Making a Statement with Red Wall Art Making a Statement with Red Wall Art

From passion to wealth, the colour red speaks volumes

From passion to wealth, the colour red speaks volumes

The colour of roses, ripe summer fruits, and heady wine, red is decadent and indulgent. It symbolises love, passion and romance, and can transform a space with its invigorating energy.

With this in mind, we’re exploring exactly how red can be used to add a splash of joie de vivre into your home, and shining a spotlight on some of the very best red wall art for re-energising your décor. 

Red: a colour of extremes

Red, as the colour of blood, symbolises vitality, power, and passion. It’s a bold and daring colour that inspires action. Excitement, sensuality, and seduction—think carmine red lips and burgundy wine—are just a few of connotations of the colour red. Yet red can also serve as a warning, oftentimes symbolising danger, anger, and aggression. All in all, it’s a colour of extremes, but when used in moderation, red design elements can bring a positive, vibrant energy into your home. For centuries, red was regarded as a rare and luxurious colour. The oldest and best known example in which the colour red plays a leading role is the work ‘The Villa of Mysteries in Pompeii’, a Roman mural with a striking red background. Traditionally, works such as these would have a yellow background made from ochre. To create a red base, cinnabar or oil powder were added to the mix: an expensive process reserved for decorating the homes of the rich and powerful. In later centuries, the colour red was produced through complex processes by alchemists, thus maintaining its status as a luxury. Thanks to its scarcity, it was reserved for the ruling classes, who often wore red accessories and clothing as they sat for their portraits. This was a means for the upper echelons to symbolise and immortalise their power through the medium of paint — a prime example of life imitating art.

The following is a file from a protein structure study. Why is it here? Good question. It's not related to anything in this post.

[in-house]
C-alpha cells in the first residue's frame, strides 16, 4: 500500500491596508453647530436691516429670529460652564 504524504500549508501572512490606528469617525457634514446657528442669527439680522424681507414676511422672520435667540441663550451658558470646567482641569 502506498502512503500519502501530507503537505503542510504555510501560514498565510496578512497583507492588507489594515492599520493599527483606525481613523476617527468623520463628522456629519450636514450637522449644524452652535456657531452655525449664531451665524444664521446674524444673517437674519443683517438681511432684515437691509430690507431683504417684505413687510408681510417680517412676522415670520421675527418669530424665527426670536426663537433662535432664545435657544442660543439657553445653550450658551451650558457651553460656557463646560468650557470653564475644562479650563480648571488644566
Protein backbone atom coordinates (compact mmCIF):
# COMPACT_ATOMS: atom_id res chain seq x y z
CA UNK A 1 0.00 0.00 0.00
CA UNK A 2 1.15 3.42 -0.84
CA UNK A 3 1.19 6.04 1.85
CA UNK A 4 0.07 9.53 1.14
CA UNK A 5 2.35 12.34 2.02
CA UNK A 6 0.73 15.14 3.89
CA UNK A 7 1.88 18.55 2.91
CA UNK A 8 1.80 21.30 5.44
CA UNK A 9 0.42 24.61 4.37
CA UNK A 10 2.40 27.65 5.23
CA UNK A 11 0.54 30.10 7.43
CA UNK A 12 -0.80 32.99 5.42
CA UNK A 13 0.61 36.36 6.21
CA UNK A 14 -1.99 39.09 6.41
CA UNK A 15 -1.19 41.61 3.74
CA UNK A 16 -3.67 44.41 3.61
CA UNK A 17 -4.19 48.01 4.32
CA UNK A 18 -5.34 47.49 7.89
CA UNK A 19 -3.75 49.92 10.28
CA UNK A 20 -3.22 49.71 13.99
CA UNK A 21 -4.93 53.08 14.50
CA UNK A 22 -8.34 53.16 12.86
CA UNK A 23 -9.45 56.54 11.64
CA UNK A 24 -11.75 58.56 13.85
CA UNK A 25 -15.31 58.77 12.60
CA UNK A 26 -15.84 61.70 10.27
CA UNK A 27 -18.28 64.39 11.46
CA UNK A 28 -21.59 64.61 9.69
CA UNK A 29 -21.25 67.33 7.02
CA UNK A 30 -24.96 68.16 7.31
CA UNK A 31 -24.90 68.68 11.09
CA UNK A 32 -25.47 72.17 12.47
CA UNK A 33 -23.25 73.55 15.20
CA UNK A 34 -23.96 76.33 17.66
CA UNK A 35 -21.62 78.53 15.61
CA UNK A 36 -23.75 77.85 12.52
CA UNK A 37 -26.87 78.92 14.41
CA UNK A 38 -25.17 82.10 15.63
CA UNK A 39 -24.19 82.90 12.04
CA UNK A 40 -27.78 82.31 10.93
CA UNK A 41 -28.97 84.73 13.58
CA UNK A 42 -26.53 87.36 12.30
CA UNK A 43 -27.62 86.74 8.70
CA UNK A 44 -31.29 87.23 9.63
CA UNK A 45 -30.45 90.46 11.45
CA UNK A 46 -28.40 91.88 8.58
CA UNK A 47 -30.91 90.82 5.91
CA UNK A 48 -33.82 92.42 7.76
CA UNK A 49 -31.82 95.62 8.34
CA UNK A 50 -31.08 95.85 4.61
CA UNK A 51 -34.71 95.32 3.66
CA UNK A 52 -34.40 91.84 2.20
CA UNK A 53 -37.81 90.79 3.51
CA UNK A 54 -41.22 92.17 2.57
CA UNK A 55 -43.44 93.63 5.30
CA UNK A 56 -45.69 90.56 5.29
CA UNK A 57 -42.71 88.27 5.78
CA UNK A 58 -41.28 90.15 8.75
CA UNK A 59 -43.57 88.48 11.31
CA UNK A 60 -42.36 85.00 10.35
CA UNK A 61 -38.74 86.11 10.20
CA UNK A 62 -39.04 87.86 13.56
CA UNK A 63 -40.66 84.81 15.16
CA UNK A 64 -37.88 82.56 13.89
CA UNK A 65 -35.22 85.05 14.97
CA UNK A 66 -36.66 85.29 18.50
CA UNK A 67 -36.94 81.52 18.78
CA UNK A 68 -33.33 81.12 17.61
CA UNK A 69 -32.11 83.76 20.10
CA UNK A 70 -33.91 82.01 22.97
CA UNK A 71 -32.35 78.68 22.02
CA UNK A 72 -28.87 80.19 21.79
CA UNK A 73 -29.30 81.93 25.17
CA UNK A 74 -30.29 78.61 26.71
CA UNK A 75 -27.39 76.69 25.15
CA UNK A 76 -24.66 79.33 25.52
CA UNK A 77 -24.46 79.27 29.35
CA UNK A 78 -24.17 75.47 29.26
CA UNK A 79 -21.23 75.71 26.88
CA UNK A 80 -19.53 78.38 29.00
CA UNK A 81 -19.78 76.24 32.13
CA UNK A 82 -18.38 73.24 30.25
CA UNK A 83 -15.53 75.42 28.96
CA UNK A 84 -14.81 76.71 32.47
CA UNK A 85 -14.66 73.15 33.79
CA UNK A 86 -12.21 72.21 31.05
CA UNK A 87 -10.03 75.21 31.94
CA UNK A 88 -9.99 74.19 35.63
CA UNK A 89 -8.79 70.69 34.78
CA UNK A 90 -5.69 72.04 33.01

The red spectrum

These days, red is produced on an industrial scale through much less magical and mysterious means, but it’s still possible to make a statement with this bold hue. From fashion to architecture, red features prominently across all artistic disciplines. And no matter how extensively it’s used in a design, it never fails to stand out. But why is this? Of all colours, red has the longest wavelength, which means it reaches our sight first and therefore stands out the most. So, when it comes to making a statement with red interior design elements, you need to tread carefully. Depending on how much of the colour you introduce into your overall colour scheme, and what you choose to pair it with, red can undoubtedly make or break a room. Just as there are fifty shades of grey, there are also several shades of red. Combining red with blue creates a dignified shade—think of scarlet, a royal colour reminiscent of red velvet curtains, wealth and, for Game of Thrones fans, the House of Lannister. From South America to Europe, this luxuriant tone encapsulates and emphasizes authority, something that can be traced back to the rarity of the colour in earlier times. However, when combined with yellow, it transforms into a sharp, shocking red: a colour that frequently appears in advertising, denoting confidence, vitality and dynamism. 

"We Can Do It" — this infamous slogan is instantly recognisable, as is the image itself: a self-assured woman, sleeves rolled up, ready to work. The red headscarf she wears conveys strength and functionality, and symbolises the revolutionary feminism of the ‘40’s and ‘50’s. Feminism, socialism, communism—many left-wing activist movements throughout history have found representation in this striking shade of red, and continue to do so to this day. Which brings us, of course, to passion: whether passion for a cause, for a lover, or for life itself, passion is woven throughout our lives, inspiring us to move forward and better ourselves.

Balance is key

If you want to breathe life into your living room, combine prints featuring a touch of red with cooler tones for a balanced aesthetic. Red works best when introduced as an accent colour in hallways or communal spaces, as it can be overwhelming when used excessively. As red is a stimulating colour, we recommend hanging red wall art where it won’t be in constant view—for spaces in which you want to wind-down and switch off after a long day, a flourish of red here and there will go a long way. That said, red décor can have a vitalising effect that increases productivity and stimulates our subconscious to take action, making it the perfect choice for an office space or studio where you can let your creativity roam free. 

Has all that red got your blood flowing? Take a look at our red collection.

Text: Laura Veneklaas

Translation: Caitlin Hughes

Featured Designs:

Mercury Red by Jens Ochlich
2 by Matevž Kosterov
Mondriaan? by 1x
Andy Warhol's by Paul Fuentes
Girl Power by JUNIQE
Dachshund Rosi by Rosi Feist
700 nm by Leemo